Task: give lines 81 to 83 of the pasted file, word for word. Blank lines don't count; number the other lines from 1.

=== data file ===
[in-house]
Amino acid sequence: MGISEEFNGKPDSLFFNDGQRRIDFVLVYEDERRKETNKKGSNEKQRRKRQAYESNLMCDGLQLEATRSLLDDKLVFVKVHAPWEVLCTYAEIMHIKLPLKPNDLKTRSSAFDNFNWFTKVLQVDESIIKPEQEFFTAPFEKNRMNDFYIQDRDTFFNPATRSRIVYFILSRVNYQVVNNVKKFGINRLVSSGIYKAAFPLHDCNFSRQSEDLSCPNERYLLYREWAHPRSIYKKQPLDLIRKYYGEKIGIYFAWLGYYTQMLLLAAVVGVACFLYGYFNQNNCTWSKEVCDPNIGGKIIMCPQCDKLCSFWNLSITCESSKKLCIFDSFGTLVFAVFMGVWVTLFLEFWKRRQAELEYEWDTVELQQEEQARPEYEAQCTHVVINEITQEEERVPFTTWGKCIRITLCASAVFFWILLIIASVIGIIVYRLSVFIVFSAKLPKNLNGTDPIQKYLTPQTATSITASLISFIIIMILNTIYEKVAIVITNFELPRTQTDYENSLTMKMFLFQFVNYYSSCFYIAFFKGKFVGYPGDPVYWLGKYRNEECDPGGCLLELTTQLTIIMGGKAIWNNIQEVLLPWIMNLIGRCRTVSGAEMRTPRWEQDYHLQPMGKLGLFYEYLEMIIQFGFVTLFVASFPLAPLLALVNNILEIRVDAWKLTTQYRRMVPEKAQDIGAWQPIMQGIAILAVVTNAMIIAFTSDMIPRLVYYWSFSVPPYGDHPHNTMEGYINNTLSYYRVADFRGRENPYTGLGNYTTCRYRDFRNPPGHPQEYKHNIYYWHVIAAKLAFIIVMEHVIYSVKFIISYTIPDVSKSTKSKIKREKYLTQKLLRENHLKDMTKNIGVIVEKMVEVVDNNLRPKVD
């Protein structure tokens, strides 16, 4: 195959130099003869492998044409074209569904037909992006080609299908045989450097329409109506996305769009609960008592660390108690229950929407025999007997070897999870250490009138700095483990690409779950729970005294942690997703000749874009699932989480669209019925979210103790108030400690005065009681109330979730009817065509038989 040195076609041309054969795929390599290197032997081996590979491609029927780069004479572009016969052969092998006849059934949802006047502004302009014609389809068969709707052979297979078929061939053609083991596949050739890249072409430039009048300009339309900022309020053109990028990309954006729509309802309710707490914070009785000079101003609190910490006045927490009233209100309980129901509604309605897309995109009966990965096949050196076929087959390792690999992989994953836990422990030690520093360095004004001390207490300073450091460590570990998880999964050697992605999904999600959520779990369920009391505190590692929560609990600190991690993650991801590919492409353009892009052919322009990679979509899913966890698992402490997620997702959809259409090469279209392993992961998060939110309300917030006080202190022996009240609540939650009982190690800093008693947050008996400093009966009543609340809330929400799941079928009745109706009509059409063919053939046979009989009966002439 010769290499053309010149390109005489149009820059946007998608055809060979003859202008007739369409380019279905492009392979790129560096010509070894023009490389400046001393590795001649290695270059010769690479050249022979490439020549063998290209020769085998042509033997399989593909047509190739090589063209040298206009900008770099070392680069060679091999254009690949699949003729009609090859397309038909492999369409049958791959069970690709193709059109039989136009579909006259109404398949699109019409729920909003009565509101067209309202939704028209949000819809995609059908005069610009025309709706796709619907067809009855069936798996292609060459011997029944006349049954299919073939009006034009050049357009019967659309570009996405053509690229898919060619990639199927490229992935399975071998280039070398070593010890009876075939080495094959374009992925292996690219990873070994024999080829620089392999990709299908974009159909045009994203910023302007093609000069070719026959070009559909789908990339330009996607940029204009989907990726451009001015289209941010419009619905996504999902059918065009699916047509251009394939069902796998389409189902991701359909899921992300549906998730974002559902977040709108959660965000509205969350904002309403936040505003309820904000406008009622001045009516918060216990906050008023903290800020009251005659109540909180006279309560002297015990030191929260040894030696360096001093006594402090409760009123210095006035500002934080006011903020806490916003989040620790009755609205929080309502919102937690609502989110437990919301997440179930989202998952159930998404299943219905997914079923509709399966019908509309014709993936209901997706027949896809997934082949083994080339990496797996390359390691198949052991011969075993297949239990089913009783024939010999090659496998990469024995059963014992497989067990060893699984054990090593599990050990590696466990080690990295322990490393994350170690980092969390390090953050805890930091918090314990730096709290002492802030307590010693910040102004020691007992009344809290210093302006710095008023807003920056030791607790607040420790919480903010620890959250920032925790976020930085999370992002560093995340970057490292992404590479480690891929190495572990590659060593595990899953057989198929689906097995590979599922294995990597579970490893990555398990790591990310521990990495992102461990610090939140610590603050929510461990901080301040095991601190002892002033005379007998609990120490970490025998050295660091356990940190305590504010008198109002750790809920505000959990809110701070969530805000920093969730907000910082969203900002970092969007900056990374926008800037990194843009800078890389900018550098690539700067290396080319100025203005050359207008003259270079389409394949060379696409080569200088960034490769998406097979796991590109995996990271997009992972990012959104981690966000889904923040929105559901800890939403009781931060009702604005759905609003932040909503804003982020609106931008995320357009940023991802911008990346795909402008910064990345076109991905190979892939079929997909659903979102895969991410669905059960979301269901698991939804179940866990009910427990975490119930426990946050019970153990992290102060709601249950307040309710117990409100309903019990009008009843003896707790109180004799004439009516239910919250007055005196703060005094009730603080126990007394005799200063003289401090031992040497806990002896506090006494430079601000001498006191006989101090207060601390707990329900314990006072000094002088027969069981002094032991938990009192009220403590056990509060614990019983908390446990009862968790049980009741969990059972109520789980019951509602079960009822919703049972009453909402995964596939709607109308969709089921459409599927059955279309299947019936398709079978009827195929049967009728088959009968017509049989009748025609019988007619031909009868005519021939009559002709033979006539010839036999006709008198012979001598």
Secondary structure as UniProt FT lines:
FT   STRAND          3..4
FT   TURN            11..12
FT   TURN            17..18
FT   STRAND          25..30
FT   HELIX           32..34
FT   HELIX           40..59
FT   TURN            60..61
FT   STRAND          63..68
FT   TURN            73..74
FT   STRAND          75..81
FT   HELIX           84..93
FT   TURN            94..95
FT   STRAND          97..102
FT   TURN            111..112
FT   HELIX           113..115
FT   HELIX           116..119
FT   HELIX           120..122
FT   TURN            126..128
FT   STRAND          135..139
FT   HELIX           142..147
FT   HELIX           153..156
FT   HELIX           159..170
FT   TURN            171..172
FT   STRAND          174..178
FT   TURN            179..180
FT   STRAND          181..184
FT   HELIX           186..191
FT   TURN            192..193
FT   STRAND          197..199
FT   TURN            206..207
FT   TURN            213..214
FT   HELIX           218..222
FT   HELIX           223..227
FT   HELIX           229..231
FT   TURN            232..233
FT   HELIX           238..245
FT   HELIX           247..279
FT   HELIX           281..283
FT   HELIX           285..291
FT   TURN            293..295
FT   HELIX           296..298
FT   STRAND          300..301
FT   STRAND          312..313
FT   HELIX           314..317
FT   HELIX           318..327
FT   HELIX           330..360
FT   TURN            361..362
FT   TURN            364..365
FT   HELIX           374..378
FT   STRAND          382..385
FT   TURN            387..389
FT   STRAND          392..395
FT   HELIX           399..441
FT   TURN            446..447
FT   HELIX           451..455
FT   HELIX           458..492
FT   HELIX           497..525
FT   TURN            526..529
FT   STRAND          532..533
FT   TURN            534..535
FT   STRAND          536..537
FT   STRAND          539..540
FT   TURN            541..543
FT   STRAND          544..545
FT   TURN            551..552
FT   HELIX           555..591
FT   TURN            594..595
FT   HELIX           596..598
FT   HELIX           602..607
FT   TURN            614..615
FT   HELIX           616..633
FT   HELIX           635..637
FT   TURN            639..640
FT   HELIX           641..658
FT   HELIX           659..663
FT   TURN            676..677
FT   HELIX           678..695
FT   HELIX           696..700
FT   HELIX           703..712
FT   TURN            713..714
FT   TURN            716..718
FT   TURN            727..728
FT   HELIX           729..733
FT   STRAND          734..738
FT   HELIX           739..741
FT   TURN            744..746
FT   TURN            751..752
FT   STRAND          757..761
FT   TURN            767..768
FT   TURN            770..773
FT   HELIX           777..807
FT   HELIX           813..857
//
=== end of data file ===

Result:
FT   HELIX           678..695
FT   HELIX           696..700
FT   HELIX           703..712